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Working in Retirement

97-year-old finds a passion for teaching

Recently, 97-year-old Agnes Zhelesnik decided to help her class of preschoolers learn with the help of some fresh banana bread, according to ABC News Affiliate WPVI. She explained that it was all part of teaching the kids the alphabet.

"Because 'n' is in 'bananas,' and we'll soon do 'g' for 'gingersnaps,' so the kids learn," Zhelesnik told the TV station.

Zhelesnik has been working as a preschool teacher at Sundance School in North Plainfield, New Jersey, for the past 15 years, beginning when she was 82. Each day, she works from eight in the morning to four in the afternoon, and sometimes teaches after-school sewing classes.

Zhelesnik's passion for working well beyond retirement may not come as a surprise to baby boomers who plan to do the same. A Barclays Wealth Insight report from earlier this year dubbed the demographic the "nevertirees," as the findings showed that 63 percent of affluent Americans no longer view the official retirement age as a time to stop working.

"While previous generations looked to create their wealth early on in life with a view to enjoying it when they retired, this report reflects a different attitude, with people wanting to continue to challenge themselves well beyond the traditional retirement age," said Matt Brady, the head of wealth advisory at Barclays Wealth. "Indeed, many Nevertirees prefer to be actively engaged and challenged and are not bound by their age with regards to continuing their working life."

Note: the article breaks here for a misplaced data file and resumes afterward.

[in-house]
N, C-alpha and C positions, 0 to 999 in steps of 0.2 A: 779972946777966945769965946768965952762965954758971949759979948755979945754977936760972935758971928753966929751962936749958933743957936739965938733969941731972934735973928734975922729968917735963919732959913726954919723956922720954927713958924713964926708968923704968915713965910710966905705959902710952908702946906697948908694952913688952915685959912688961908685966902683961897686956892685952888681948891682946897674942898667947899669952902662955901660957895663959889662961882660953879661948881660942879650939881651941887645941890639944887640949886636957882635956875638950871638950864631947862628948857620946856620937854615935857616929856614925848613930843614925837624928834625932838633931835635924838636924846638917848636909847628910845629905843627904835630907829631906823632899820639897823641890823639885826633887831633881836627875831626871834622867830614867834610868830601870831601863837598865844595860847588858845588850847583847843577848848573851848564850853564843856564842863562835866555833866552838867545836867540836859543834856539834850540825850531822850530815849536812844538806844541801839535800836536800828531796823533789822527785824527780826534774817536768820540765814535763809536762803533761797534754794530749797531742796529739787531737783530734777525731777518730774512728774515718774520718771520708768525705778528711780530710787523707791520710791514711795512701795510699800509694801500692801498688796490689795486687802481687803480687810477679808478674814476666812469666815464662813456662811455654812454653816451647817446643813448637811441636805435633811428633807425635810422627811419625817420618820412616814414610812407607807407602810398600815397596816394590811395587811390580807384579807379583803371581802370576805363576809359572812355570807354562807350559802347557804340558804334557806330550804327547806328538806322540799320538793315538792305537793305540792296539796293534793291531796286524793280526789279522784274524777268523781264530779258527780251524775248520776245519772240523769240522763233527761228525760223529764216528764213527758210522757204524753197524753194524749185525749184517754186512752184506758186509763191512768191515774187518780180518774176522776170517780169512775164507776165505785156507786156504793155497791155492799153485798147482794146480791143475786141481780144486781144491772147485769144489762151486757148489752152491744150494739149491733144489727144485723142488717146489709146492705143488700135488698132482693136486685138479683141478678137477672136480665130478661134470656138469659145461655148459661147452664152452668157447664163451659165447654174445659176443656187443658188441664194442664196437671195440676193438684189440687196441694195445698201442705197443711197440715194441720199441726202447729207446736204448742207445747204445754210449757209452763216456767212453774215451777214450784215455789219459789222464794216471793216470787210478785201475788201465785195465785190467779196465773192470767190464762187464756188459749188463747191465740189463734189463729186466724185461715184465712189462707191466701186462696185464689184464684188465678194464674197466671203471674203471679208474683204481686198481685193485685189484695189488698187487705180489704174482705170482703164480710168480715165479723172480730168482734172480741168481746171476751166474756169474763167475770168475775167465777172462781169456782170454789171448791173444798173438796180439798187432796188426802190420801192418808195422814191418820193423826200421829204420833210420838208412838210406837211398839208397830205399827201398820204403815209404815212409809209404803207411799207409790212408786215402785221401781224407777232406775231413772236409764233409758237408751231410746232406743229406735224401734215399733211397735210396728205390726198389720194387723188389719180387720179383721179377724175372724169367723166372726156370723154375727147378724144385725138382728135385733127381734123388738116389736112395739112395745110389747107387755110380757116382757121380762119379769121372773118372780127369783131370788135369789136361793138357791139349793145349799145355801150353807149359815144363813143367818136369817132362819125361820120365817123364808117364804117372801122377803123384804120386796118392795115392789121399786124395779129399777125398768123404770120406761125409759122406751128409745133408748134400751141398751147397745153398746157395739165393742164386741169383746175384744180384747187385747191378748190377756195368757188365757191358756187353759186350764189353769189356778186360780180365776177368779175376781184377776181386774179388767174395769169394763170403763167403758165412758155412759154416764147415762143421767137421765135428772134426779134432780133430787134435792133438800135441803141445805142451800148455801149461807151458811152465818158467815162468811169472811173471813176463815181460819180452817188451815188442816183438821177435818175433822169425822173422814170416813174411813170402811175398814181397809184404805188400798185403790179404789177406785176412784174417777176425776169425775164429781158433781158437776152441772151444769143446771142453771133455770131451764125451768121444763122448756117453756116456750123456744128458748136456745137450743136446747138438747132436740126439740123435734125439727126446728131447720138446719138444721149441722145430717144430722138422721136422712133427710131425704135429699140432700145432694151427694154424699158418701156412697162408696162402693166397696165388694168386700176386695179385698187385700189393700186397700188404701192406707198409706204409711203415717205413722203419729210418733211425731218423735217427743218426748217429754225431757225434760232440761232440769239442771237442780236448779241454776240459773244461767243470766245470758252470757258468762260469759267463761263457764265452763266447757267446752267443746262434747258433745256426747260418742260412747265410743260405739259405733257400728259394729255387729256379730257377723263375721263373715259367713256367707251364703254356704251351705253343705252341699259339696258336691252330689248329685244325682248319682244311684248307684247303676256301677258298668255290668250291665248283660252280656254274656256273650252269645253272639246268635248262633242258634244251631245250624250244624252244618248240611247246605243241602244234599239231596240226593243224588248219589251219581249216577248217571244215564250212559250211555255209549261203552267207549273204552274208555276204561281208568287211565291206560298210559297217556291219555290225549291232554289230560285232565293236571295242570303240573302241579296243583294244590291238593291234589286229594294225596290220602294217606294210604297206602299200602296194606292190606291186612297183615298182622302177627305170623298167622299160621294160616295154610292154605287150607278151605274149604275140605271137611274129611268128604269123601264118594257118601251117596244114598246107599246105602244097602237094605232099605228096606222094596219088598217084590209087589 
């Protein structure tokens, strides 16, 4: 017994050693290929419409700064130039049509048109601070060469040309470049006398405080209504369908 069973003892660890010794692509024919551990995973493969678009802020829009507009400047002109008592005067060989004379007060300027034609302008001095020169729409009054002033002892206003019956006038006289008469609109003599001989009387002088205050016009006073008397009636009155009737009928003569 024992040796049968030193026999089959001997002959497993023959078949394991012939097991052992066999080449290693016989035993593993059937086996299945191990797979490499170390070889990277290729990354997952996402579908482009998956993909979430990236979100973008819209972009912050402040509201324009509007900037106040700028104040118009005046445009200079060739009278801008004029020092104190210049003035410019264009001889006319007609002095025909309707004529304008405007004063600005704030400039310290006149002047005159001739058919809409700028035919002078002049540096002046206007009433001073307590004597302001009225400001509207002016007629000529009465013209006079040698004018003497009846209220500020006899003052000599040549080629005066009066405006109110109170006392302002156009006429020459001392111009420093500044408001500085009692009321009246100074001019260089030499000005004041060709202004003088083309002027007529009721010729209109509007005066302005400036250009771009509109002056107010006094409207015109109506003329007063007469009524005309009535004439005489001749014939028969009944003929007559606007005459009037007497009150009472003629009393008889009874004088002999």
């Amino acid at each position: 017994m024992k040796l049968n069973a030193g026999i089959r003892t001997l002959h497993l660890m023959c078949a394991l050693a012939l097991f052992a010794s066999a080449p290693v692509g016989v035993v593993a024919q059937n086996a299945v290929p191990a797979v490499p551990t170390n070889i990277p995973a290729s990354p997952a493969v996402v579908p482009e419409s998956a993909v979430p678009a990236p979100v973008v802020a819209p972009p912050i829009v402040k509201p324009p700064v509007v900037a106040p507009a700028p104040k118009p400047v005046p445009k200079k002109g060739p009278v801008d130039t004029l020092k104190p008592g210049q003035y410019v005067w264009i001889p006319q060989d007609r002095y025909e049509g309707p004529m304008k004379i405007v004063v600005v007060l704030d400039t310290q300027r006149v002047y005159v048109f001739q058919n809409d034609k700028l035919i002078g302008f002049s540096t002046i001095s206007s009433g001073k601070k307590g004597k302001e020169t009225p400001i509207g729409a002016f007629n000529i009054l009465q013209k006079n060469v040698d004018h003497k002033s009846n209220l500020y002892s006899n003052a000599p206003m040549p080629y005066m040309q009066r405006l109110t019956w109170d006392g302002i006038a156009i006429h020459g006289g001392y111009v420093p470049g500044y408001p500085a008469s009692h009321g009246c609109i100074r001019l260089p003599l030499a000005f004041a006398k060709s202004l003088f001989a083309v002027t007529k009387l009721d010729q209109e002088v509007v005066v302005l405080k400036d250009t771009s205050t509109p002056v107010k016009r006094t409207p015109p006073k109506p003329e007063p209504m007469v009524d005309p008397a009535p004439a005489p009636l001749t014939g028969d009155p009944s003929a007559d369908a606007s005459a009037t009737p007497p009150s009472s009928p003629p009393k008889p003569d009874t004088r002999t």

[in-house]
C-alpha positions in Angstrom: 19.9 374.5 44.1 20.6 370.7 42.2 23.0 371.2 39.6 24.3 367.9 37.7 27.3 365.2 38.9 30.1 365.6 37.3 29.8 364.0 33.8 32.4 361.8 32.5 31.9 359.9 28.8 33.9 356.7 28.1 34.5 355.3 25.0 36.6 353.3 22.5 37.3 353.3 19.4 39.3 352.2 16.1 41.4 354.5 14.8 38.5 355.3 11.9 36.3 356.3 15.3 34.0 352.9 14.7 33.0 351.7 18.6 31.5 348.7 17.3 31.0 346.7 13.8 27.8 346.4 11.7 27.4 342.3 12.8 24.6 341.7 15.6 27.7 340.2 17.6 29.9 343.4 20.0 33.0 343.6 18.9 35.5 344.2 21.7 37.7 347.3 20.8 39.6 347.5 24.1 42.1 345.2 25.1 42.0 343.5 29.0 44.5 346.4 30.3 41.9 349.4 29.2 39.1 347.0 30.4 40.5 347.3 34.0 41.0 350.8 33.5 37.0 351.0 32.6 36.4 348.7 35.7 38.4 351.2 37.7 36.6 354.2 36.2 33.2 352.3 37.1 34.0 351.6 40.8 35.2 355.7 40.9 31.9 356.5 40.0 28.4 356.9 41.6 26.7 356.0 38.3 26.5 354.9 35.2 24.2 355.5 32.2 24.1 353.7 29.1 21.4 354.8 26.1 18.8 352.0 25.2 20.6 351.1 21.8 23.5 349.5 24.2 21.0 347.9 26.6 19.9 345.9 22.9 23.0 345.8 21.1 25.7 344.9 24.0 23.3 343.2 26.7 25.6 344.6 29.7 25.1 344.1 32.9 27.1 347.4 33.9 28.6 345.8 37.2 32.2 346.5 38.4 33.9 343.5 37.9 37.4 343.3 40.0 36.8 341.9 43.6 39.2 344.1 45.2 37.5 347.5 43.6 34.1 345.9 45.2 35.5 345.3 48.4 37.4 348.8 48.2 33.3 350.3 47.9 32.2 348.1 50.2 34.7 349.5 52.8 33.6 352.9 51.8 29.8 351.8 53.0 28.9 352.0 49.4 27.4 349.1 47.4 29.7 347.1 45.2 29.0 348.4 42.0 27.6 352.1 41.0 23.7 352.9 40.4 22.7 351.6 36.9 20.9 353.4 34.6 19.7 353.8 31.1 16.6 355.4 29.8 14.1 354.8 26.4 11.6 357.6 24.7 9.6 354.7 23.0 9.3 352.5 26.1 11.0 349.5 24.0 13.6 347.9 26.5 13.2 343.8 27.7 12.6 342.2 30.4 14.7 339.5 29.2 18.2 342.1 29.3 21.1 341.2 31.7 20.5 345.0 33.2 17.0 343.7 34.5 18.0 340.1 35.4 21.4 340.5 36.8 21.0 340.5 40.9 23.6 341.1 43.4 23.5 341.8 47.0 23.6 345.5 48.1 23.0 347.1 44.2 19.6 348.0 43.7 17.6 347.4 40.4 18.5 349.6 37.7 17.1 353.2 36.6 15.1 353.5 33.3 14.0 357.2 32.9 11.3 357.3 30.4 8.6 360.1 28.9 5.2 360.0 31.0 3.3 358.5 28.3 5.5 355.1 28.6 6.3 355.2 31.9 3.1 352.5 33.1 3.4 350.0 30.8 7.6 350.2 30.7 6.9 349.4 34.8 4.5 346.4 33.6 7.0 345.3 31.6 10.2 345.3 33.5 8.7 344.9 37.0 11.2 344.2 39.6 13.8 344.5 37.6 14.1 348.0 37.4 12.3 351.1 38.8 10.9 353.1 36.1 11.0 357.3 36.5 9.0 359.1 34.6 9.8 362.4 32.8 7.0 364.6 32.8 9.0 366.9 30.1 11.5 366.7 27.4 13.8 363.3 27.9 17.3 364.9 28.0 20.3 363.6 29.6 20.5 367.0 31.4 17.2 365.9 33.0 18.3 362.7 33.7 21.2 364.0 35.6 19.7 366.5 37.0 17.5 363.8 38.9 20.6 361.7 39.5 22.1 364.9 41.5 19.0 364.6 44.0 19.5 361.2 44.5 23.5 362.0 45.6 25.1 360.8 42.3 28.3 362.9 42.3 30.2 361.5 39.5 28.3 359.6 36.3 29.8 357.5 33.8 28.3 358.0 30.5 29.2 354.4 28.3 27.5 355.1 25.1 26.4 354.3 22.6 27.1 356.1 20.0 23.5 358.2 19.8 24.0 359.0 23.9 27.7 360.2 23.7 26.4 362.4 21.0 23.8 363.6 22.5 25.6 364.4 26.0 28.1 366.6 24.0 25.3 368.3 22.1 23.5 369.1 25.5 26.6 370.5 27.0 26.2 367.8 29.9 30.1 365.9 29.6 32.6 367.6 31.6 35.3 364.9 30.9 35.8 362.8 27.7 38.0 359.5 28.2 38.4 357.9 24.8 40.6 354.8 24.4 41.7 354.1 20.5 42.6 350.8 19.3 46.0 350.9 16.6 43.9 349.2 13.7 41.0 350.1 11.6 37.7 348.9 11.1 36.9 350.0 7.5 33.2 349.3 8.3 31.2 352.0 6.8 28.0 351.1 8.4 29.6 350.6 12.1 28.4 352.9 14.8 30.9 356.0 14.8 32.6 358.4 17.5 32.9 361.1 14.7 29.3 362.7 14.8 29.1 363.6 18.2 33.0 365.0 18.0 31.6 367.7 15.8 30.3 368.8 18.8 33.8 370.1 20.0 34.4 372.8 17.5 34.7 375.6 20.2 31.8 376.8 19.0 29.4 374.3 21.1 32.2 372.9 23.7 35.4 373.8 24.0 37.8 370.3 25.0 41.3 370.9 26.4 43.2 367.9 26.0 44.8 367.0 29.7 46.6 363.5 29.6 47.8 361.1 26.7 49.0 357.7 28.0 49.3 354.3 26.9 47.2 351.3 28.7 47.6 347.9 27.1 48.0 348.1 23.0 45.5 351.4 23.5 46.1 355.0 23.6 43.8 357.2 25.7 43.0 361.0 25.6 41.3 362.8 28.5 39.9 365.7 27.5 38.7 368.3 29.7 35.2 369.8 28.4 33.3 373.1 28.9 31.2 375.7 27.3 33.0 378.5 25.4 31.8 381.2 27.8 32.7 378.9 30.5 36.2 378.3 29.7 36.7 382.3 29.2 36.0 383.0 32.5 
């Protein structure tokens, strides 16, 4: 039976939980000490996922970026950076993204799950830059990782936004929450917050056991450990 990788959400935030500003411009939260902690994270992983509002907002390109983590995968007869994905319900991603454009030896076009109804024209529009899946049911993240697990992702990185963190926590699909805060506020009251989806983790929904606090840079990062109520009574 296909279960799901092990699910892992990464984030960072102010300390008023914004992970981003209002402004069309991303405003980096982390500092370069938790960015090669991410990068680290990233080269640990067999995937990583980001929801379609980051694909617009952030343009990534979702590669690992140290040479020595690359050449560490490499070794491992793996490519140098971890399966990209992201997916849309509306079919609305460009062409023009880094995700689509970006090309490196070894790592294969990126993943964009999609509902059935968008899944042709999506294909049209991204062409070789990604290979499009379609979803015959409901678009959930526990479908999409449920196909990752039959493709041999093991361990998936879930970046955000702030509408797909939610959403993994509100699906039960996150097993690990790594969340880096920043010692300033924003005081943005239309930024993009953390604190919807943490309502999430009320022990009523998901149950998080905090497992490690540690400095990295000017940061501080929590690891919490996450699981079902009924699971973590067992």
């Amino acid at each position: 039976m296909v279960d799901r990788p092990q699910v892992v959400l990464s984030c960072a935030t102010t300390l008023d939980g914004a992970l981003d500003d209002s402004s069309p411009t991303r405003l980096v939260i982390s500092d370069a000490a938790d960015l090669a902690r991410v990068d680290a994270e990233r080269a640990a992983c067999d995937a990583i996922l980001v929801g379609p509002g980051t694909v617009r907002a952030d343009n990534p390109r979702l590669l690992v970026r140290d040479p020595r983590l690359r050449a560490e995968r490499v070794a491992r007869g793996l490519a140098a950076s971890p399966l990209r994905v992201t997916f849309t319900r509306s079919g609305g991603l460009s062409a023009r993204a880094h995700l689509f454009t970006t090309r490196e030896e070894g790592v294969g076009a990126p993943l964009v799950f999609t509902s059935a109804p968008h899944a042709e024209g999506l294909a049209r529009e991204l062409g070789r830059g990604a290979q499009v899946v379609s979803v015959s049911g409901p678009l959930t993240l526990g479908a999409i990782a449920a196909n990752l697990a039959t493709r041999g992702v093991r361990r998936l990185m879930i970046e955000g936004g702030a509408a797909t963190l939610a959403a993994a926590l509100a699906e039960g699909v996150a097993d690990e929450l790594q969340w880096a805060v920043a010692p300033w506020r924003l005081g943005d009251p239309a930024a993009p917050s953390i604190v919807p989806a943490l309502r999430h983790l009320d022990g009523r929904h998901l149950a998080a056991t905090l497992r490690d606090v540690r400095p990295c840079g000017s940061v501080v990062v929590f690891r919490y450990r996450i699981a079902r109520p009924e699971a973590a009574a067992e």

Del Webb retirement communities like Del Webb Orlando are built with the active and working retiree in mind. Facilities and gyms offer later hours for those who are at the office for part of the day, while spaces such as The Learning and Business Center offer fantastic accommodations for telecommuters or freelancers. 

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